Whereas Bazin privileged techniques like the long take and deep focus for their power to approximate our natural perception of time and space, Lazzarato and Hansen emphasize post-cinematic media’s ability to approximate the sub-perceptual processing of duration executed by our pre-personal bodies. The perceptual discorrelation of images gives way, in other words, to a more precise calibration of machinic and embodied temporalities; simultaneously, the perceptual richness of Bazin’s images becomes less important, while “poor images” (in Hito Steyerl’s term) communicate more directly the material and political realities of a post-cinematic environment.
Consider the 2015 horror flick Unfriended, which is presented as the screen recording of one of the characters’ laptops. Reflecting what Francesco Casetti calls the “relocation” of cinema from the big screen to a variety of little ones, the movie’s sense of “realism” is especially heightened when you watch it on your own laptop. We witness everything on this single screen, through Skype conversations, Facebook chats, email, and web browsing. And it’s essential for the movie that it’s presented in “real-time.” This adds to the temporal urgency and speaks to the reality of our own online communications today, thereby establishing a sense of realism despite the fantastic/supernatural elements at play, and articulating this reality despite—or precisely through—the use of digital glitches. These might otherwise be taken to signal the interruption of realism by the intercession of digital processing that breaks the indexical continuity between image input and image output, but such glitches are a familiar reality of online communication (on platforms like Skype), and our involvement in the images is increased by their use; for example, we might wonder whether the glitches are diegetic, or whether they are produced on our own machine during playback, either due to the buffering processes of online streaming platforms, or because we downloaded a faulty torrent file from some dubious website. Realism here is constructed through an immediacy and direct exploration of the new media-technical conditions of life, to which we can all more or less relate. But in the process the glitches also expose the movie’s singular screen as, in fact, double: the site of playback, traditionally a passive “screening” surface, the screen is also revealed as a newly active site or space in which images are processed and generated before our very eyes. The glitches point up the perceptual paradoxes of post-cinematic cameras, as I’ve described them with respect to CGI lens flares, but they additionally implicate the post-cinematic screen, which becomes ontologically indistinguishable from the camera in its execution of the same material processes of microtemporal and subperceptual image generation.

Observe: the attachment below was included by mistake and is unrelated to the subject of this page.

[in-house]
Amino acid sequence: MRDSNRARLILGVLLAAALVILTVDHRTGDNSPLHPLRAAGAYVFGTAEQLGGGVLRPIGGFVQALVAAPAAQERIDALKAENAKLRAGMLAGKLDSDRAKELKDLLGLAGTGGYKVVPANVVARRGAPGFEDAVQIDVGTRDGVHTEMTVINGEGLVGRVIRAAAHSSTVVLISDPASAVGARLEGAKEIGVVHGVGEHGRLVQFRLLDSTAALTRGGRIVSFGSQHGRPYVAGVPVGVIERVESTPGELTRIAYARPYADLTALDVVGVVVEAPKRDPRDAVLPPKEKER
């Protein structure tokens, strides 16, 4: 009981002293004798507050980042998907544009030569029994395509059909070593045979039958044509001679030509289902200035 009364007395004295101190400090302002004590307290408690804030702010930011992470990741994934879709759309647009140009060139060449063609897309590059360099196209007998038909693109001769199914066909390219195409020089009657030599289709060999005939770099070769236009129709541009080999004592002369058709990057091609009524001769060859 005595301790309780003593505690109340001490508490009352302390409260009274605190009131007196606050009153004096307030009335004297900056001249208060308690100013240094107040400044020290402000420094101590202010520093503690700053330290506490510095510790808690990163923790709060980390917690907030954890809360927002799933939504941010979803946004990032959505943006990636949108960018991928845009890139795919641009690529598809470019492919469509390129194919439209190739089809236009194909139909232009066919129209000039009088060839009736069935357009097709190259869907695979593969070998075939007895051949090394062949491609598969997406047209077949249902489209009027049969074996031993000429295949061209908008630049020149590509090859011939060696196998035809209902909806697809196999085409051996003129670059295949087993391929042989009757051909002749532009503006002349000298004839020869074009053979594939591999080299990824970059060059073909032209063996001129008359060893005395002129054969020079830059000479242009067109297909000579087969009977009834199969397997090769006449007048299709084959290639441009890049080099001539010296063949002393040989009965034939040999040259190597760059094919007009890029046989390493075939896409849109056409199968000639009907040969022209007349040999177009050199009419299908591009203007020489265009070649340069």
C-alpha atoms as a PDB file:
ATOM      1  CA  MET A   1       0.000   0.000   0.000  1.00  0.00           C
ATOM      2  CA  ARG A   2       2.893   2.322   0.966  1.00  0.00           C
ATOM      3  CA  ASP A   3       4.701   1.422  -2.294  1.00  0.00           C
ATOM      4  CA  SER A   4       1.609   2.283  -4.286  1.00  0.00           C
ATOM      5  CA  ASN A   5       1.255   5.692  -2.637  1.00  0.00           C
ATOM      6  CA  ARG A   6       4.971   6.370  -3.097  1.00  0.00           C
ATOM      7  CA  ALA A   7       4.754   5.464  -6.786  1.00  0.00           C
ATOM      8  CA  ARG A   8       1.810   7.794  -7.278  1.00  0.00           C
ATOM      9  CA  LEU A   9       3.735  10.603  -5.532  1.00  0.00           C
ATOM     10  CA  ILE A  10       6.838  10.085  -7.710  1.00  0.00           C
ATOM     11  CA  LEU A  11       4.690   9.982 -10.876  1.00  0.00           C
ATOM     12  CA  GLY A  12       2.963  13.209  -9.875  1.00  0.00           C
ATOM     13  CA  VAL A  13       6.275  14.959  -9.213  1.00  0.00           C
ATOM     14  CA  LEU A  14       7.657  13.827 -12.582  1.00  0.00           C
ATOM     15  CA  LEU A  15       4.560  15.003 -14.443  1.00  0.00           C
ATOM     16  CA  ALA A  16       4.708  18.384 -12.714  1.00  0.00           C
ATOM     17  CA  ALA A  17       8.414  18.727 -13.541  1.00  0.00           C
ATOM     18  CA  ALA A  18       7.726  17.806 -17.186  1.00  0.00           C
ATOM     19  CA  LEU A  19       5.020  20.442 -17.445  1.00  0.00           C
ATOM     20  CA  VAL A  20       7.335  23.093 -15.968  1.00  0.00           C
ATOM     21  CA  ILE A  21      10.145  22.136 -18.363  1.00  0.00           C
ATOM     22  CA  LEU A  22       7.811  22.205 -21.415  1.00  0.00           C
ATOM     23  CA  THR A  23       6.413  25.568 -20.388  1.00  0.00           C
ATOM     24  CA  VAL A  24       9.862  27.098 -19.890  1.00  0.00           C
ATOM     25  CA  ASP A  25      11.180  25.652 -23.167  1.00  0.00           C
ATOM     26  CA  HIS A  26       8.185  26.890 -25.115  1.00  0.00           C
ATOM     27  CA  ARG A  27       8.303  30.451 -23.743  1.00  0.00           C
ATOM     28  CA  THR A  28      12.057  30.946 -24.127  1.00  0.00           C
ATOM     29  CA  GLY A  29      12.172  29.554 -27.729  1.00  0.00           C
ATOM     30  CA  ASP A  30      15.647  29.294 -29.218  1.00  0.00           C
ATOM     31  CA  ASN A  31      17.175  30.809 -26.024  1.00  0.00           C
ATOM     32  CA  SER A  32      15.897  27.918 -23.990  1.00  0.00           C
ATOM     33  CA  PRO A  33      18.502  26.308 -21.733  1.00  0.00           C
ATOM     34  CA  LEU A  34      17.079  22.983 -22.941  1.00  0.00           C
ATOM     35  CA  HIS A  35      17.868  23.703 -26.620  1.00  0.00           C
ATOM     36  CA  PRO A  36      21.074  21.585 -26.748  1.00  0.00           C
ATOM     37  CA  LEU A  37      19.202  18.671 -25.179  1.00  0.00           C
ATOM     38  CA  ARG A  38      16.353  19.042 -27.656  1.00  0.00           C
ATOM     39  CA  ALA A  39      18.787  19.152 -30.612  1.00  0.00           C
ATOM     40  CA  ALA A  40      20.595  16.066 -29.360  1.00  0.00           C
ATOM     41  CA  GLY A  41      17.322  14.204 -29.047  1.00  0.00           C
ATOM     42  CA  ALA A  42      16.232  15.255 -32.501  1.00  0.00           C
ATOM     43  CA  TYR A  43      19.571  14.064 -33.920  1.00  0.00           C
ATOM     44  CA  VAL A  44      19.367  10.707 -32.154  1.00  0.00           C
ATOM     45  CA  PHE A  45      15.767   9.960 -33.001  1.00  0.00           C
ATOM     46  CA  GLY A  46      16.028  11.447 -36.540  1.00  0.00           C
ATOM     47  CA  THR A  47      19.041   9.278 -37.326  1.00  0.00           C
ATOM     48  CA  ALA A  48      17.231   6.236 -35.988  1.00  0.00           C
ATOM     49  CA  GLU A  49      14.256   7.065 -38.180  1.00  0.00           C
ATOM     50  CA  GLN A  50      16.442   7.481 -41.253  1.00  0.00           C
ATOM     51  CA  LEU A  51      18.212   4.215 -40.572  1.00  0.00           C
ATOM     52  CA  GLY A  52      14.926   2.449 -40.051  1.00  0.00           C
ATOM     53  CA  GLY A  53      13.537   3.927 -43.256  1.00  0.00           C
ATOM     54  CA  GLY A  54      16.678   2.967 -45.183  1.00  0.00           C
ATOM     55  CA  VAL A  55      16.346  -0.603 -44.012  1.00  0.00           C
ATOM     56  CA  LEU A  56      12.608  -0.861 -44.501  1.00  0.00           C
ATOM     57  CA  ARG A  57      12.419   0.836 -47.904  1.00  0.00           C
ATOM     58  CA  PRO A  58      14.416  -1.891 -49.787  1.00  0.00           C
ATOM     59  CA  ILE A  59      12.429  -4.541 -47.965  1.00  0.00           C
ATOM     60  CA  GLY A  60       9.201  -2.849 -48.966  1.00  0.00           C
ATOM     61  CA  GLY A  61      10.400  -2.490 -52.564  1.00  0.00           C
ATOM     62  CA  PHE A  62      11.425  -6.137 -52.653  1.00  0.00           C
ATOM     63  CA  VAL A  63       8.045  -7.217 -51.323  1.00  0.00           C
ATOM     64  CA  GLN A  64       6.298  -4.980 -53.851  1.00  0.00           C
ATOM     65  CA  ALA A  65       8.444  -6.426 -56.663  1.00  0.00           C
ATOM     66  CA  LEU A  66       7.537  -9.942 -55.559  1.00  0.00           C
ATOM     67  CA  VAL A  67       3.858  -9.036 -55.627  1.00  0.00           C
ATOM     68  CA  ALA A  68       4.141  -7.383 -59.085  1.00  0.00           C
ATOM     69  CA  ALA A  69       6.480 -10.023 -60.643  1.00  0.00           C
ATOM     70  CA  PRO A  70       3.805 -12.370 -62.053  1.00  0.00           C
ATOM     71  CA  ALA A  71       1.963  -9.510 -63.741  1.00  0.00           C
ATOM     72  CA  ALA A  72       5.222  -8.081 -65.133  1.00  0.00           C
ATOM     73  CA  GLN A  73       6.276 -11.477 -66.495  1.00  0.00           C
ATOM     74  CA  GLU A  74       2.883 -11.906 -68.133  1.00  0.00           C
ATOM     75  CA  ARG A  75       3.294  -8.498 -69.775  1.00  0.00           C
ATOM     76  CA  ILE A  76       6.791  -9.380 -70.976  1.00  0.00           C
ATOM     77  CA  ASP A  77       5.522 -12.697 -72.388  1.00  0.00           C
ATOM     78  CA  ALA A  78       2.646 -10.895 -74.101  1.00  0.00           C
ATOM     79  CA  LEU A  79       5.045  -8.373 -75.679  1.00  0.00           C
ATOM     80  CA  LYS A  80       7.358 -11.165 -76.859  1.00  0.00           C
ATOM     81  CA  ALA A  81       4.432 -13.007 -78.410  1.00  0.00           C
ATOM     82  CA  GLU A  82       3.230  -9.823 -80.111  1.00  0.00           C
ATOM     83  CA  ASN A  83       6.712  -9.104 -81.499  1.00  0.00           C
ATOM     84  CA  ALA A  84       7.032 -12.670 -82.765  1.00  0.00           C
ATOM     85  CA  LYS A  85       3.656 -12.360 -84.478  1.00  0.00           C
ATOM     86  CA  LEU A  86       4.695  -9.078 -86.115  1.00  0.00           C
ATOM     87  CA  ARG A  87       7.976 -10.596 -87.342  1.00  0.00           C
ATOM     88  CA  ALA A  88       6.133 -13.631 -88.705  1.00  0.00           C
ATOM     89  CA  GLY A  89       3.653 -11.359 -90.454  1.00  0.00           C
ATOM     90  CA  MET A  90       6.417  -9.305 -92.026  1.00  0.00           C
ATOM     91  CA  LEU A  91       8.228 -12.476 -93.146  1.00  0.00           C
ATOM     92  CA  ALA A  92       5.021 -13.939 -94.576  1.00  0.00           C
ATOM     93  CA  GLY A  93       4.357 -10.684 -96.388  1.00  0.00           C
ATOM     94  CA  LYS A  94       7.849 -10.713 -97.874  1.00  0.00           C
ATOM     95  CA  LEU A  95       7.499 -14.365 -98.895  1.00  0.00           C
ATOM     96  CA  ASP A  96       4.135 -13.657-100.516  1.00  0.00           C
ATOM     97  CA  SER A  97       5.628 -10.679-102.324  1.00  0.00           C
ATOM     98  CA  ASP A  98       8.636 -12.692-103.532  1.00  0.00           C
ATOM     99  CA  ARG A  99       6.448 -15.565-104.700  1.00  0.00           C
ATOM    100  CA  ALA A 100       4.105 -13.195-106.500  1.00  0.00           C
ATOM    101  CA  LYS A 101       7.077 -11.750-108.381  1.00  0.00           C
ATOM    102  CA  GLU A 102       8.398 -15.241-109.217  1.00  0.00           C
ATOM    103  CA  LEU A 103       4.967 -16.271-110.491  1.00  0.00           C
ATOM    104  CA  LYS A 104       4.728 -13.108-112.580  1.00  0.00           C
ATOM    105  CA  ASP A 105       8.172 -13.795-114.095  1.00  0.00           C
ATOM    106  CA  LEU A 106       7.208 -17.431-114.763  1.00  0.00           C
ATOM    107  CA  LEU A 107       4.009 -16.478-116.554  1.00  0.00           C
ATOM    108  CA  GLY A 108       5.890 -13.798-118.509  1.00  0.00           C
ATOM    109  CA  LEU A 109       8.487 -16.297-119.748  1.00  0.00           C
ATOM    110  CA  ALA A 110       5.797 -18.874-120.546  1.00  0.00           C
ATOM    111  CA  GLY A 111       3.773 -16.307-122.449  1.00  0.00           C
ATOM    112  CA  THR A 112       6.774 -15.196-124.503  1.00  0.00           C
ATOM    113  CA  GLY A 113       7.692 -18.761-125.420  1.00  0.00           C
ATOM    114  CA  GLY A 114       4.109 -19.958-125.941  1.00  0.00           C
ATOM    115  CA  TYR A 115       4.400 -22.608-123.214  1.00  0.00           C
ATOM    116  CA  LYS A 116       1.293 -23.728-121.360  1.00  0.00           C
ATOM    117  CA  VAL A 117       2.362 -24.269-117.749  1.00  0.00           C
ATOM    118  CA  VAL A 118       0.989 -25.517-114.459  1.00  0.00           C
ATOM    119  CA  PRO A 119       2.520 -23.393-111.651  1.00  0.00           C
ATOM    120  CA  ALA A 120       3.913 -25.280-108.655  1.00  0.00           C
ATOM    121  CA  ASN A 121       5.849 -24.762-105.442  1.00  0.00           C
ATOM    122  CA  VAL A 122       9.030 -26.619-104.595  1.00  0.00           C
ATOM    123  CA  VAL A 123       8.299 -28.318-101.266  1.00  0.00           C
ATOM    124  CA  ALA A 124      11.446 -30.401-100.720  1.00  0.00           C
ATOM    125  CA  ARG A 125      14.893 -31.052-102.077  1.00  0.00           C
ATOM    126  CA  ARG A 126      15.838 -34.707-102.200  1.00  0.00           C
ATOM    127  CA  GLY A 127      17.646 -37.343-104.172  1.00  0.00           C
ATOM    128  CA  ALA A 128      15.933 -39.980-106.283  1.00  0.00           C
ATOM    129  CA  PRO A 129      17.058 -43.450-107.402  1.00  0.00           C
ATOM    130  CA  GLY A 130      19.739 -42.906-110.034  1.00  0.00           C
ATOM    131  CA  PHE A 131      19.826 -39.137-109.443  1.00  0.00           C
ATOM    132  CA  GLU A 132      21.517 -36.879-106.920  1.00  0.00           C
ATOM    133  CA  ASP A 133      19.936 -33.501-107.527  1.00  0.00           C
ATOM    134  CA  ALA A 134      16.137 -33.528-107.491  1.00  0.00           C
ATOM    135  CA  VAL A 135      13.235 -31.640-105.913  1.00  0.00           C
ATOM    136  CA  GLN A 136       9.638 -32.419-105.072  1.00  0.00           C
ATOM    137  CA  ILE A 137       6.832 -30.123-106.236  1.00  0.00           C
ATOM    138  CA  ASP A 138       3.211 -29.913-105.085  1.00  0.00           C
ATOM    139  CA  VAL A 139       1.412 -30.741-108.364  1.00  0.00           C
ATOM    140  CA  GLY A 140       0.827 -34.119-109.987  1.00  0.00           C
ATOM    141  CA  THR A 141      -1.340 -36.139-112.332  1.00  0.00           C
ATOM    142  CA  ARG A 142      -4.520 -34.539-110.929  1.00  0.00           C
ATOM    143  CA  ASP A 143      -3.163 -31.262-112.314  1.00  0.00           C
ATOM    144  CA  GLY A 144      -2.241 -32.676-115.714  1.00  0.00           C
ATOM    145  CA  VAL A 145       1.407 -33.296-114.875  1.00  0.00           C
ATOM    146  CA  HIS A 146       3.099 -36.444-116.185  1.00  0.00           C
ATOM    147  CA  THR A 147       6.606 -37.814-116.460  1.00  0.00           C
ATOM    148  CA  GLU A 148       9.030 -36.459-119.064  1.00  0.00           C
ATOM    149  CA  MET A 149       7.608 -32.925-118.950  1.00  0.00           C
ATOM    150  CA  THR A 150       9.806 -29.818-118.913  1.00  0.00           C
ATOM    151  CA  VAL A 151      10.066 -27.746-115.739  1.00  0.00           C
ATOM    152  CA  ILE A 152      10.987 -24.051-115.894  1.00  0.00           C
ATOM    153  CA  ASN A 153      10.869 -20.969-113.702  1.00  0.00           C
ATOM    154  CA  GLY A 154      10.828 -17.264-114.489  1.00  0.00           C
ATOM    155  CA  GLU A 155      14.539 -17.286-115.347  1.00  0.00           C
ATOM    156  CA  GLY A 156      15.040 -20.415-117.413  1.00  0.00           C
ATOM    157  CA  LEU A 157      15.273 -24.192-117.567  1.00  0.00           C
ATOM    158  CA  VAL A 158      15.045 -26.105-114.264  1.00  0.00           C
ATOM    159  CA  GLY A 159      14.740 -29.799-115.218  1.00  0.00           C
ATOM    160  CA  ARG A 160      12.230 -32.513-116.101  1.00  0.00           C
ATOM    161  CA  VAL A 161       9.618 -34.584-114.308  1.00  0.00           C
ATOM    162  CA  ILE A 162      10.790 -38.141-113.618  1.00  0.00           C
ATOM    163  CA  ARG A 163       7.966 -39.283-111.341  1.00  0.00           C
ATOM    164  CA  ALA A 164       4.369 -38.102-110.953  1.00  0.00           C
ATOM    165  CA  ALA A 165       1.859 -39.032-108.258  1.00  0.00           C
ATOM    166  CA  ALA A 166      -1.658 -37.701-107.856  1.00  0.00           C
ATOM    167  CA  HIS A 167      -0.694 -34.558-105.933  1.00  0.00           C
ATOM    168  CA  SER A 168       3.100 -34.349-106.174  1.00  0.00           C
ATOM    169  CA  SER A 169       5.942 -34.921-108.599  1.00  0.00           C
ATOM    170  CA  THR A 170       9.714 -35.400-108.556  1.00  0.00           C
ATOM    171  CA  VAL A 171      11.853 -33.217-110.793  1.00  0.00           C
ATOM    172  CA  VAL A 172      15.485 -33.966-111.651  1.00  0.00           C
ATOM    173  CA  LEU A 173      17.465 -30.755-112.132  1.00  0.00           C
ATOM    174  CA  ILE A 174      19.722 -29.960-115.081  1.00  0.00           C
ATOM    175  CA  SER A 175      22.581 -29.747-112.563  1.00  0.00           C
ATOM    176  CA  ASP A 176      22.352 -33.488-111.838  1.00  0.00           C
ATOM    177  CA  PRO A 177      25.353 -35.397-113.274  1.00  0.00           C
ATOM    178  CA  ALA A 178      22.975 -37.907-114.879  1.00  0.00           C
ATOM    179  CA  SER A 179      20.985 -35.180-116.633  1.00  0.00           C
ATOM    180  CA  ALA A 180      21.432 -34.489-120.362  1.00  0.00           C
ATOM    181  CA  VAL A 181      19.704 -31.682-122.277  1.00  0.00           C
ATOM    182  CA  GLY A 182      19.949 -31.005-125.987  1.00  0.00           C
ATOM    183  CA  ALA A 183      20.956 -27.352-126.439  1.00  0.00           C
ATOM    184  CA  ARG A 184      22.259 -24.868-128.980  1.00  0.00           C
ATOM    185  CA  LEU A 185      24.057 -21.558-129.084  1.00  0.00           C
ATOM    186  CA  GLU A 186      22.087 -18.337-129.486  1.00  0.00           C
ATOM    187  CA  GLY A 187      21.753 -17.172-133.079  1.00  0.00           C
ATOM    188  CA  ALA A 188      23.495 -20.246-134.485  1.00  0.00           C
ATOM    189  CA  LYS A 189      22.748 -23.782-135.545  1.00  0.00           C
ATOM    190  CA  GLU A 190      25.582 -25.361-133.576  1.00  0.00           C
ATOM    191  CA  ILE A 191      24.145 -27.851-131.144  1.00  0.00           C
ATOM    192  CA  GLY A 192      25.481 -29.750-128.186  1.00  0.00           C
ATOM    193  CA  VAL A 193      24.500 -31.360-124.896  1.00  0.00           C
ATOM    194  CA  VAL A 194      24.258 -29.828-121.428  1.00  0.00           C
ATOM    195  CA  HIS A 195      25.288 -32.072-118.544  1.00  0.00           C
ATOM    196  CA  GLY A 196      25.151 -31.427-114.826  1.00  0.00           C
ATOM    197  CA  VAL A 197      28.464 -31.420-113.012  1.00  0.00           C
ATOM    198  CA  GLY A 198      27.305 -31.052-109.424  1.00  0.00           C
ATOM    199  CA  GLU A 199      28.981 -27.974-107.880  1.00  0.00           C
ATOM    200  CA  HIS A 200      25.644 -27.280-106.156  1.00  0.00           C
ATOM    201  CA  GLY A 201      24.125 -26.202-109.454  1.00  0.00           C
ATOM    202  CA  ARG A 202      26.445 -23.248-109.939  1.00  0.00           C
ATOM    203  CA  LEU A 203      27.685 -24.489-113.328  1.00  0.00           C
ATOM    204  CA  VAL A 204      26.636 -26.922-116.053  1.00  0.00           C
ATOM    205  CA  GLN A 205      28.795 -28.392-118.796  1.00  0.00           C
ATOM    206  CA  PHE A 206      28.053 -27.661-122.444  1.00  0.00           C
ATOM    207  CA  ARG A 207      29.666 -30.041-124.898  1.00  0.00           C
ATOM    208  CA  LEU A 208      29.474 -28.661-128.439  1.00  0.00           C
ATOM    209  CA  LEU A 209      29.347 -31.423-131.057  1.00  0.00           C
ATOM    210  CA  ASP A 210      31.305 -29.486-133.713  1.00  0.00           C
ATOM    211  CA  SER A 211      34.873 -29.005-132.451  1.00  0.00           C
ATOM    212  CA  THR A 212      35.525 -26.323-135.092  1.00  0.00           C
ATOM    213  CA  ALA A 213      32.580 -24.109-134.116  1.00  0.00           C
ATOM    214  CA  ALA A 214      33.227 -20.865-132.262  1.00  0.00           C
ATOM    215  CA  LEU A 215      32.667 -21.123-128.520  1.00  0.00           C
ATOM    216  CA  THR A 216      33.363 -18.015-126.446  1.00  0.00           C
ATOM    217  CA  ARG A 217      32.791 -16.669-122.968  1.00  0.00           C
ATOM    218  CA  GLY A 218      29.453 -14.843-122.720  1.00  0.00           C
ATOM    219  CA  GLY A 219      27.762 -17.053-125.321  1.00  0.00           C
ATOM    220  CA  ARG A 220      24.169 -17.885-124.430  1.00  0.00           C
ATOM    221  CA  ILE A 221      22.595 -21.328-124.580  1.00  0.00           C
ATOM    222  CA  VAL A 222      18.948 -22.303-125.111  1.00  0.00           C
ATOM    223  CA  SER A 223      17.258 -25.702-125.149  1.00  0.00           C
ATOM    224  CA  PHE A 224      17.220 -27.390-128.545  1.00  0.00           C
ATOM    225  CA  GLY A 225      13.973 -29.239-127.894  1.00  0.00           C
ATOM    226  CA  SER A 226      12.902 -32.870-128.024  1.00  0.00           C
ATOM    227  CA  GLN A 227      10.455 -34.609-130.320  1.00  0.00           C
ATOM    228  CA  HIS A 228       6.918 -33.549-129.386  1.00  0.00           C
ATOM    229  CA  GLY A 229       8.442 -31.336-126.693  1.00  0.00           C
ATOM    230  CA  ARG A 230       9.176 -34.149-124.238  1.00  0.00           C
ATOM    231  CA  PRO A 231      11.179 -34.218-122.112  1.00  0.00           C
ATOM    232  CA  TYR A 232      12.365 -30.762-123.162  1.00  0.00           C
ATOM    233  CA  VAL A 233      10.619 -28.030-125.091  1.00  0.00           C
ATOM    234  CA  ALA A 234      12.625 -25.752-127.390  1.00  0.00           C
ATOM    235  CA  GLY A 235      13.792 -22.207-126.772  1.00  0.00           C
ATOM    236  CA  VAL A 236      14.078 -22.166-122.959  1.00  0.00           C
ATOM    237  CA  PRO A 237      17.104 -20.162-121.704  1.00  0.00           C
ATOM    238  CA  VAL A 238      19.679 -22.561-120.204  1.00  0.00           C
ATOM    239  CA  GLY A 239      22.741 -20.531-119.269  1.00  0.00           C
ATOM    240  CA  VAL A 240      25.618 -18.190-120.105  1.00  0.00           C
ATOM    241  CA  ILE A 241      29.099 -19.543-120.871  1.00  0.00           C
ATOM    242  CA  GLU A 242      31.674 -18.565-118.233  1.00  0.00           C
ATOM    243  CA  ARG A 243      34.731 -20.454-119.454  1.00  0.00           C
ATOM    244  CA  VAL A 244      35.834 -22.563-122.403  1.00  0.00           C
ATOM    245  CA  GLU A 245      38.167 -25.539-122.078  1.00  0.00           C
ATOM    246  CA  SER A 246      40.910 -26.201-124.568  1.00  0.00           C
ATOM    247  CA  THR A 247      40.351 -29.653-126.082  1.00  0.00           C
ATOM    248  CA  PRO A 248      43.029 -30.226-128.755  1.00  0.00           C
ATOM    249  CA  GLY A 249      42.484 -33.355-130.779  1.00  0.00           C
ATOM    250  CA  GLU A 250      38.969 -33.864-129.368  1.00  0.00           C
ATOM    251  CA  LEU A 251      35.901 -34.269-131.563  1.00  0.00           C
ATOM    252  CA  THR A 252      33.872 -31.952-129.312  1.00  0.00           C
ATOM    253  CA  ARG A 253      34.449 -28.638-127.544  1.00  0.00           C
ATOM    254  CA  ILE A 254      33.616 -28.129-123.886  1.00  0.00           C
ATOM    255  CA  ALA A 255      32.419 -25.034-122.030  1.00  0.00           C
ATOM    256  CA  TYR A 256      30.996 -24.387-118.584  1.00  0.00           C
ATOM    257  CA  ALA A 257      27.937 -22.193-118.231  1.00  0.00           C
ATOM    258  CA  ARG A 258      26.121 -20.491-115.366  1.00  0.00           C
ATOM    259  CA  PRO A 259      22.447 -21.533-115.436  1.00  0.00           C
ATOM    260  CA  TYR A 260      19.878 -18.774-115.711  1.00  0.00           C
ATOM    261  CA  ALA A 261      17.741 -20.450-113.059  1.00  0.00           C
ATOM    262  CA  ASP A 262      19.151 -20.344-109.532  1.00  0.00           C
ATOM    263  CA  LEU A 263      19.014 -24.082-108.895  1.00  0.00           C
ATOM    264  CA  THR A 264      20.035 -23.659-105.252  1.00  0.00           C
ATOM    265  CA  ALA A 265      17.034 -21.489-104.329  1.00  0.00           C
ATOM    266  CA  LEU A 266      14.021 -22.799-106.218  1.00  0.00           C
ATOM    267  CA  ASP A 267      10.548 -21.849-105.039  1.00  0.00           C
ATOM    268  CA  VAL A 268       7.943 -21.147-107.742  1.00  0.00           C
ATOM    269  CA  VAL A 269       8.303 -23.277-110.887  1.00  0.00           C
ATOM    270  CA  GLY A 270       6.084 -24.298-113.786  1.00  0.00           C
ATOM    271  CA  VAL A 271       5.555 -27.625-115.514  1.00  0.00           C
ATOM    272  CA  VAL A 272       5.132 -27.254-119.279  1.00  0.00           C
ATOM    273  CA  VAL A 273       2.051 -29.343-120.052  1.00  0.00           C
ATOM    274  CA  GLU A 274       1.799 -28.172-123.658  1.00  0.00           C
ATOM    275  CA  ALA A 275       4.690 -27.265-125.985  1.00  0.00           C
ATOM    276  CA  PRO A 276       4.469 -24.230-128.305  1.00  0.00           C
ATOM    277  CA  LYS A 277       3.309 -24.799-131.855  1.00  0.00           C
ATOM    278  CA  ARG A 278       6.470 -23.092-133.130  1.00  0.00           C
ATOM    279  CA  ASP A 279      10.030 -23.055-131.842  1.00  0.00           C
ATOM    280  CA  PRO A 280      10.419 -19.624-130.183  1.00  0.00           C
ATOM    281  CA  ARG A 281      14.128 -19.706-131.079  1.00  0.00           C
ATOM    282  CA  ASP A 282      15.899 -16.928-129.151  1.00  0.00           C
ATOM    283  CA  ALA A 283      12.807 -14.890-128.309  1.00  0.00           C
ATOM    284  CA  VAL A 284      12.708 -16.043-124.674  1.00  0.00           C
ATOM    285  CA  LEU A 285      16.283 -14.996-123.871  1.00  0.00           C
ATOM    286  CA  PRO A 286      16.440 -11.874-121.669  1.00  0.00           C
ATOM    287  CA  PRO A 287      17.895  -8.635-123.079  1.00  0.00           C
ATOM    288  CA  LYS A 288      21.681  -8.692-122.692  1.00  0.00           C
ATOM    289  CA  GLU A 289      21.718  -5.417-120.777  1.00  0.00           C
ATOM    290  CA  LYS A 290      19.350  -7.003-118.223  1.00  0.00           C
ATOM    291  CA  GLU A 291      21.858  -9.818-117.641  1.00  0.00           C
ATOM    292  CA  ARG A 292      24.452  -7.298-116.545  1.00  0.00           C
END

These glitches, and their relation to our contemporary media-technical realities, call attention to what Hito Steyerl has called the “poor images” that circulate in digital networks. Following Steyerl, these images provide an important context for thinking about the political realities of moving-image media today—and an important context for thinking about post-cinematic realism more generally. In Steyerl’s words: “The poor image is an illicit fifth-generation bastard of an original image. Its genealogy is dubious. Its file names are deliberately misspelled. It often defies patrimony, national culture, or indeed copyright. It is passed on as a lure, a decoy, an index, or as a reminder of its former visual self. It mocks the promises of digital technology. Not only is it often degraded to the point of being just a hurried blur, one even doubts whether it could be called an image at all. Only digital technology could produce such a dilapidated image in the first place.” These poor images are close in spirit to the “imperfect cinema” called for in the name of Third Cinema movements, in that they register social marginalization processes while also creating publics of their own. But they also outline the dark side of a “participatory culture,” whose democratic promise is compromised by the hierarchies of value that remain and by the exploitation of unpaid fan labor that is enlisted in the ongoing production-consumption circuits of networked images. Without extracting themselves from these conflicting political trajectories, according to Steyerl, poor images might nevertheless—or precisely for this reason—create what Dziga Vertov called “visual bonds” capable of subverting official and mainstream valuations by expressing what Steyerl terms a “link to the present.” In this way, degraded, glitched-out images might fulfill the political promise of realism precisely through their material connection to the post-indexical infrastructures of moving-image media. In Steyerl’s words: “The poor image is no longer about the real thing—the originary original. Instead, it is about its own real conditions of existence: about swarm circulation, digital dispersion, fractured and flexible temporalities. It is about defiance and appropriation just as it is about conformism and exploitation. In short: it is about reality.”